I spent my first year teaching as a Special Education teacher in a resource room setting. Although each student was incredibly unique in their needs academically, socially, and emotionally, all of my students were working on their reading skills. Many of them shared similar IEP goals of increasing reading fluency, reading comprehension, and reading level. But guess what?
ALL of my students needed to develop a love for reading.
To feel firsthand how literacy empowers.
My students were in 5th grade, eleven and twelve years old, and the struggle was real. Being illiterate affects you very deeply in most, if not all, educational settings. Most subject-orientated/standard-based schools revolve around curriculums that teach from passages in textbooks for social studies, science, and mathematics.
The embarrassment is palpable, and as the vocabulary got bigger and the font size got smaller, my students were ready to run out of the room screaming or shrink under their desks to hide from their peers.
How can we help all learners feel empowered and supported in their journey towards literacy? Here’s a few ideas:
Design Choice Reading Groups & Let Them Lead
As educators, we know that interest increases motivation. Your students will not be inspired to read if they do not like what they are reading. Or if your older students believe the books are too “babyish.” Here’s some tips to get started:
- Find books they want to read.
- Modify the books so they are at your student’s reading level.
- Find books at library sales, online, and borrow them from other educators. Well written books that represent all kids!
- Allow your students to have a CHOICE in the books they read. If it’s too high of a reading level, modify it. Or scaffold and choose short paragraphs to close read instead of reading multiple pages.
Not only will this allow you to zoom in and work on critical reading skills with your students, but your students will feel respected, valued, and loved!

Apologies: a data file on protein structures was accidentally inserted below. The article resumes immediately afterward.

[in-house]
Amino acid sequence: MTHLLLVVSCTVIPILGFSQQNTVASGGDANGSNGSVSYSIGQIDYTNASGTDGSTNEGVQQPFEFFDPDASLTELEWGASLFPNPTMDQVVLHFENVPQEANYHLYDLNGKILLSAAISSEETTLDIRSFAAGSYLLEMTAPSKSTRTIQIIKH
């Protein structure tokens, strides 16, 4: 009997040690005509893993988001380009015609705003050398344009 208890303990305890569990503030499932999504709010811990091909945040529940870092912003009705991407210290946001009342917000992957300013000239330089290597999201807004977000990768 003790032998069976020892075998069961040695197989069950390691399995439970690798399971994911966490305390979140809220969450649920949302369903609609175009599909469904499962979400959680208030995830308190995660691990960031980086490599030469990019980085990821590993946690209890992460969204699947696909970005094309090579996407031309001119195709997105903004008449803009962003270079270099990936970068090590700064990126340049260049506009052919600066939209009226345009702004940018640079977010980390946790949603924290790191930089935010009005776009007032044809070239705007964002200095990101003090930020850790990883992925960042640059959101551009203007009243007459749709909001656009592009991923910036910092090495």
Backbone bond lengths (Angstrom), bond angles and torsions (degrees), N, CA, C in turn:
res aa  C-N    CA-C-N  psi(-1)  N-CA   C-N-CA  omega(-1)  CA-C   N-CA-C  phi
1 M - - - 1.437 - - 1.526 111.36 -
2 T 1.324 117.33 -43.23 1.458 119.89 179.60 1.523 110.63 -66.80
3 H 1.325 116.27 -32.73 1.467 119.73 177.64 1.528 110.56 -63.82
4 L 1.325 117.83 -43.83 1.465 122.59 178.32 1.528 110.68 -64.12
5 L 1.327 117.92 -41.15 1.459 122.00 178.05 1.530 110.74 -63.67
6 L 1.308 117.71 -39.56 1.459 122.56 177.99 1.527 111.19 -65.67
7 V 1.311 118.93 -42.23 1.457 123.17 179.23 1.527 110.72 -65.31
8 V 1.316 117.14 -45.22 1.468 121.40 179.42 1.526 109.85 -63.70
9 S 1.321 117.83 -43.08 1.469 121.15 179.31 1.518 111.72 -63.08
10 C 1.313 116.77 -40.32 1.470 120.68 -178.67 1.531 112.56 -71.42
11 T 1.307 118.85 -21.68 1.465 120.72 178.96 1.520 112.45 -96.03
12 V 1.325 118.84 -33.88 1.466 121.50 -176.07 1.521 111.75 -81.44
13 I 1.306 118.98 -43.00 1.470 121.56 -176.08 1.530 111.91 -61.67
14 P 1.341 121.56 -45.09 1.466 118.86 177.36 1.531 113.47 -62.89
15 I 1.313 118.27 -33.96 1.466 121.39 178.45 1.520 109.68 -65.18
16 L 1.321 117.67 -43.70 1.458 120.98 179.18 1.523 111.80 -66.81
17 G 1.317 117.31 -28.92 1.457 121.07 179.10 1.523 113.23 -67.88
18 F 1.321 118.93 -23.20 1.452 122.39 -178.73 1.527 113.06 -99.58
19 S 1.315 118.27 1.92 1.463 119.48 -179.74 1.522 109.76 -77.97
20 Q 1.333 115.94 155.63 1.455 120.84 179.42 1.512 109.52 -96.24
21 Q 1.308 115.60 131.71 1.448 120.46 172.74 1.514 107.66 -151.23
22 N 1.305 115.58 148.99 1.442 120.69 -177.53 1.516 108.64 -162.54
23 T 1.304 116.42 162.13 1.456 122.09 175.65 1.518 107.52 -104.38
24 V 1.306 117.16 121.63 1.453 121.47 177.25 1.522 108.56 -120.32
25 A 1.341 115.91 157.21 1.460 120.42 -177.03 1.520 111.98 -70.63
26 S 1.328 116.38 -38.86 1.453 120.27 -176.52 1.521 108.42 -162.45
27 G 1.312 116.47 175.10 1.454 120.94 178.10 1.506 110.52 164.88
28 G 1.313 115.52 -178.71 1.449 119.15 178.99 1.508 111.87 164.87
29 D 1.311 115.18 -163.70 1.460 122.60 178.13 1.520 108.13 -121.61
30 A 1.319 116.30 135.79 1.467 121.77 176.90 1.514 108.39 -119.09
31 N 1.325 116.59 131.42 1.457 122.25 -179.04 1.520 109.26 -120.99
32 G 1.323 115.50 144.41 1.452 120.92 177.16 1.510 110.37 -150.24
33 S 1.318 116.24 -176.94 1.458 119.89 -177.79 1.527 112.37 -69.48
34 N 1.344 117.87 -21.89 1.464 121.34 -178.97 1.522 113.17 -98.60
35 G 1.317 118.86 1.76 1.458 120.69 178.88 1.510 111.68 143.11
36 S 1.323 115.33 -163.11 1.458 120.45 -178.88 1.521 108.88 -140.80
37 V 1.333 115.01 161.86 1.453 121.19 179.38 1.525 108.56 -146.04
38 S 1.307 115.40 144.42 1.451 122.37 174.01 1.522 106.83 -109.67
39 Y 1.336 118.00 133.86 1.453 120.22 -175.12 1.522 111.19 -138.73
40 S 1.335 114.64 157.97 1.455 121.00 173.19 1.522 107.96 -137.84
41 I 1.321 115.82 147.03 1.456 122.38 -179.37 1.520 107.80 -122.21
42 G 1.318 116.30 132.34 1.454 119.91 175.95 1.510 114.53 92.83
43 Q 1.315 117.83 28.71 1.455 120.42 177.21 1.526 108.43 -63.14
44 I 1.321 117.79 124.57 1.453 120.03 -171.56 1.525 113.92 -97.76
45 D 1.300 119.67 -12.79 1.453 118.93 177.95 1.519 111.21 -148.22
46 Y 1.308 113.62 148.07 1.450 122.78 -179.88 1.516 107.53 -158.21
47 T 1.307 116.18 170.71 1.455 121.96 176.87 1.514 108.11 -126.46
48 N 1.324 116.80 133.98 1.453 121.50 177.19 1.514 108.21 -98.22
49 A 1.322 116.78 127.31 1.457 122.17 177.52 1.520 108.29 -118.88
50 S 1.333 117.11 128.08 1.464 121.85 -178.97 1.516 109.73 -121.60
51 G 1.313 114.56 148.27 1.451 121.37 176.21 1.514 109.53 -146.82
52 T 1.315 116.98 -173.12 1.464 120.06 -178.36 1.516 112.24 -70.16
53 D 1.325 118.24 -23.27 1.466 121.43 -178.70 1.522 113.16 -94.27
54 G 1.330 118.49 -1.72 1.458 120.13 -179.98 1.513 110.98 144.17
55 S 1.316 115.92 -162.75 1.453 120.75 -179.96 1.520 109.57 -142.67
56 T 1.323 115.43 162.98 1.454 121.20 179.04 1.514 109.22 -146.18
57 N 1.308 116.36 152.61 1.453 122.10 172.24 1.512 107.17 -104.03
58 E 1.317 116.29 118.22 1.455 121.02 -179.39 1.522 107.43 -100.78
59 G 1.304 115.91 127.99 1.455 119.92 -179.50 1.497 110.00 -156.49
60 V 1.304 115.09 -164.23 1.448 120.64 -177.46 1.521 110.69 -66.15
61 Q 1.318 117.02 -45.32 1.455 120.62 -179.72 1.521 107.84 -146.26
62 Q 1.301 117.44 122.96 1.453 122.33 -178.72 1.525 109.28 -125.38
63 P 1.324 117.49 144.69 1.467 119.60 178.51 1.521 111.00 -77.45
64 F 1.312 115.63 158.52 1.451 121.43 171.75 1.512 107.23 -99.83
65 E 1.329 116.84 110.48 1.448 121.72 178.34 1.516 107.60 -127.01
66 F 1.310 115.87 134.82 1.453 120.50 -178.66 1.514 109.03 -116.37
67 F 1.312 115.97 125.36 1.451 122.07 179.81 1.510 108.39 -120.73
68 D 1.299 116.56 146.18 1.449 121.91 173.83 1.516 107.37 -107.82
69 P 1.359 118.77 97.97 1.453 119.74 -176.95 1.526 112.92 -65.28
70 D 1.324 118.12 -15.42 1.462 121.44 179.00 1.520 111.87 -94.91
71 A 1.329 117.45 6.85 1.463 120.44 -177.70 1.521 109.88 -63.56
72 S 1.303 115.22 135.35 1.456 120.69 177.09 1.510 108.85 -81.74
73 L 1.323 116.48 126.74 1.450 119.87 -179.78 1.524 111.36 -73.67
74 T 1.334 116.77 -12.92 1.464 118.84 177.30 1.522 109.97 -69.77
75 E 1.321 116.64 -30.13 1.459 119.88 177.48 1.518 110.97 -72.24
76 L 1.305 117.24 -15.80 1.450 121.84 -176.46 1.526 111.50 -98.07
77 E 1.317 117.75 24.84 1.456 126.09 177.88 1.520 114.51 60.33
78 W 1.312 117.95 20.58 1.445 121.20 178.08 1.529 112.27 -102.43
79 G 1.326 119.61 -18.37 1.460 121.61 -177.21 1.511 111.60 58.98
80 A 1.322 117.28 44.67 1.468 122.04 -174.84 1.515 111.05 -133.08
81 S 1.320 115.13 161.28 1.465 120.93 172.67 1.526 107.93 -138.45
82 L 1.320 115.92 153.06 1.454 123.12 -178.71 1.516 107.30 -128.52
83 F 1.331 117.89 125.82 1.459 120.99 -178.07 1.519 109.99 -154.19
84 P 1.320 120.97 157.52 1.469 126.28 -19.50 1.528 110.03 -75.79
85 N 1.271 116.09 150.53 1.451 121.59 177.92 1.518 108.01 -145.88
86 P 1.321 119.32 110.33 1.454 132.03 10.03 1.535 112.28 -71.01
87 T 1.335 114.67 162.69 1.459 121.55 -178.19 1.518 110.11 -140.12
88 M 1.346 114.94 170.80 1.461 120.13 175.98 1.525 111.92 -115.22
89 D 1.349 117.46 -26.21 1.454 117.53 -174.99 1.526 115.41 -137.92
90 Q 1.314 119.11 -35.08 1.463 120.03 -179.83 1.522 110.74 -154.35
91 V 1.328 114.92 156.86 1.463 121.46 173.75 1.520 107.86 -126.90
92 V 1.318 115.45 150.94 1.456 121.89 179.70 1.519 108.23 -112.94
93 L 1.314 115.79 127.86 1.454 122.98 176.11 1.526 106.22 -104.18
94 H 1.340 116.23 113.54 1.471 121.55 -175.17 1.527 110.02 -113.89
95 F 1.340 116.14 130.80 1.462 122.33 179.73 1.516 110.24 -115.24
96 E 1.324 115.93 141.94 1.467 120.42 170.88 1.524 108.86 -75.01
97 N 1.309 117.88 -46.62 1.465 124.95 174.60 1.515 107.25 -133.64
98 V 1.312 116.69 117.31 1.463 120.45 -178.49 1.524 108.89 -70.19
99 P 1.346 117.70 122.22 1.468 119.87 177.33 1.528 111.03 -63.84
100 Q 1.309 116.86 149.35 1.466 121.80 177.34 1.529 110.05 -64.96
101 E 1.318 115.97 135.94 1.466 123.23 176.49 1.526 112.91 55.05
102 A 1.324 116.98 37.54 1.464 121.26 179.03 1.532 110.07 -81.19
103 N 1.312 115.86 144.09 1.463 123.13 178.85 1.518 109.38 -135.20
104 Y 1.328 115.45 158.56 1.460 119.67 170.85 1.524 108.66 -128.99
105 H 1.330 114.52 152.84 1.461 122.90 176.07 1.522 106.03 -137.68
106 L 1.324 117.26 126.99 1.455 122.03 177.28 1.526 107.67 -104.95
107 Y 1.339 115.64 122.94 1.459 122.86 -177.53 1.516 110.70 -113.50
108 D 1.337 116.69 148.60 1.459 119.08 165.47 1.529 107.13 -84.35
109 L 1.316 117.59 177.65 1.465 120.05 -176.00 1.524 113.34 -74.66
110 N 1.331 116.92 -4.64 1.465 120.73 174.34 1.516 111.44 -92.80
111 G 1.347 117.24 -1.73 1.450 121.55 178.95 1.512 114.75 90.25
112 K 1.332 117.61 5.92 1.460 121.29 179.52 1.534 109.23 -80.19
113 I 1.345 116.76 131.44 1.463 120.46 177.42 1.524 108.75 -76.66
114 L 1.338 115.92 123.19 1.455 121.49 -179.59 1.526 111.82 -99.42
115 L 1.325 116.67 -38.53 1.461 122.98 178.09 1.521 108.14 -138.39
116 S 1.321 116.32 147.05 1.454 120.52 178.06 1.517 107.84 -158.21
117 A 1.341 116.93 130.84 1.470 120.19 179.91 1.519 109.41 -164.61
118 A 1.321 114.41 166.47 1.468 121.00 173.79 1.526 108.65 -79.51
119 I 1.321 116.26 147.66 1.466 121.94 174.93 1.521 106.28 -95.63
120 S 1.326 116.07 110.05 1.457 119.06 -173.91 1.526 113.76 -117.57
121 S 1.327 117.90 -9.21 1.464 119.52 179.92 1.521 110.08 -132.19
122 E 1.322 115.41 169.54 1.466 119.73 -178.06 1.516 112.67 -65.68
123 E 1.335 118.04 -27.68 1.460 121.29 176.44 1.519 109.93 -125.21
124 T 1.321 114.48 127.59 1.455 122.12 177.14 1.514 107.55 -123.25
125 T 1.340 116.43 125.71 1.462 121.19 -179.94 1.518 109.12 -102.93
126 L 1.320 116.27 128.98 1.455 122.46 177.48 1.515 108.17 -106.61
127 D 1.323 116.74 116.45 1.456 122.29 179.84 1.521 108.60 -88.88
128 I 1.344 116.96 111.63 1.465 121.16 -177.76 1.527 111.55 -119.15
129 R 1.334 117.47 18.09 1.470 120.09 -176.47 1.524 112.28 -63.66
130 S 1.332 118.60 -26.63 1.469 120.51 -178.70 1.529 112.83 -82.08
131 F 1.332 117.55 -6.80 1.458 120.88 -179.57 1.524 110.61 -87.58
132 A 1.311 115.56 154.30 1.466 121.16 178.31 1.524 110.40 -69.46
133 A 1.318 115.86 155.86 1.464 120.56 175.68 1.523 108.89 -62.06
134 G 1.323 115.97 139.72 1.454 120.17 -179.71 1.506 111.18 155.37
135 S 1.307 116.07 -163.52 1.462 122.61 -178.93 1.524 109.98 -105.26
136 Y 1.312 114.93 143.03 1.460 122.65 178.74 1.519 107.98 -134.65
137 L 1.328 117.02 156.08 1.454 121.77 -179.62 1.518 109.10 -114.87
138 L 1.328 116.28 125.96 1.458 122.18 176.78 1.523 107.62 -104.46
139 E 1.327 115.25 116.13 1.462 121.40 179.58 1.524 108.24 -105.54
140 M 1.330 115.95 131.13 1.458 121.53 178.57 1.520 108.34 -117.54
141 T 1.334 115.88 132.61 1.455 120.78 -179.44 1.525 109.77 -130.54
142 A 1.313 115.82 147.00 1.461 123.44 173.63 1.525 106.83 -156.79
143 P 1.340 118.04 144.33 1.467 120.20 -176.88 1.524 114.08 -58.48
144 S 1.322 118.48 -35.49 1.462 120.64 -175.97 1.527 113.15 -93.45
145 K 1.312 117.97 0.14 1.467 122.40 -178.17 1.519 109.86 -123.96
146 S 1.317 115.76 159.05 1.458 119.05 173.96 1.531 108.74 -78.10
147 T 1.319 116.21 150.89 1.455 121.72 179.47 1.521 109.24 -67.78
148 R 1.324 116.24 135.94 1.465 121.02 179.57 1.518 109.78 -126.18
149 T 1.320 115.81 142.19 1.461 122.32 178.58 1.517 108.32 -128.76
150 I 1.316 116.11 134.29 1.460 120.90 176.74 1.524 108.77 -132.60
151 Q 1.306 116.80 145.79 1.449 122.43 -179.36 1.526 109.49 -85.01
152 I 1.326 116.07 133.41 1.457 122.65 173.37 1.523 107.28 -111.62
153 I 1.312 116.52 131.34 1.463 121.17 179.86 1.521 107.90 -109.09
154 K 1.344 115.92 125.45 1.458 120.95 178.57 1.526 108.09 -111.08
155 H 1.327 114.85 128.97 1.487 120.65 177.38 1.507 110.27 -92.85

Make Reading Aloud SAFE
One of the most empowering realisations for a child is that their peers, teachers, and families want to hear them read a book aloud. Even if their fluency is slow. Or they read a few words wrong. Don’t correct them in front of others. Instead, jot down a few notes on strengths and challenges & meet one on one with your student at a later time. This will inspire students to find books they are interested in and practice, practice, practice. Allowing students to read aloud should be embedded in daily literacy activities within your classroom.
Co-Create Reader’s Theater Skits
One of my favorite things to explore with my students was theater. My students of all ages loved to develop short culminating skits after a unit was complete. Although it’s wonderful to find pre-made skits online (these are fabulous for small groups, partner work, and just all around a wonderful way to reinforce reading skills), making skit-designing a collaborative effort is incredibly rewarding. Especially in a multi-age setting! So much learning goes on in student’s brains as they plan, prepare, design sets, and act out their skits in front of an audience. Not to mention all the wonderful skills you’re reinforcing as you do so.
I hope these ideas inspire you to foster a love of literacy this year in your classroom. Take a step back and think about the complex demands that textbooks and a literacy-rich environment places on our students who are struggling to read, as well as our English Learners.
Make learning to read SAFE and ENGAGING this year for all of your students!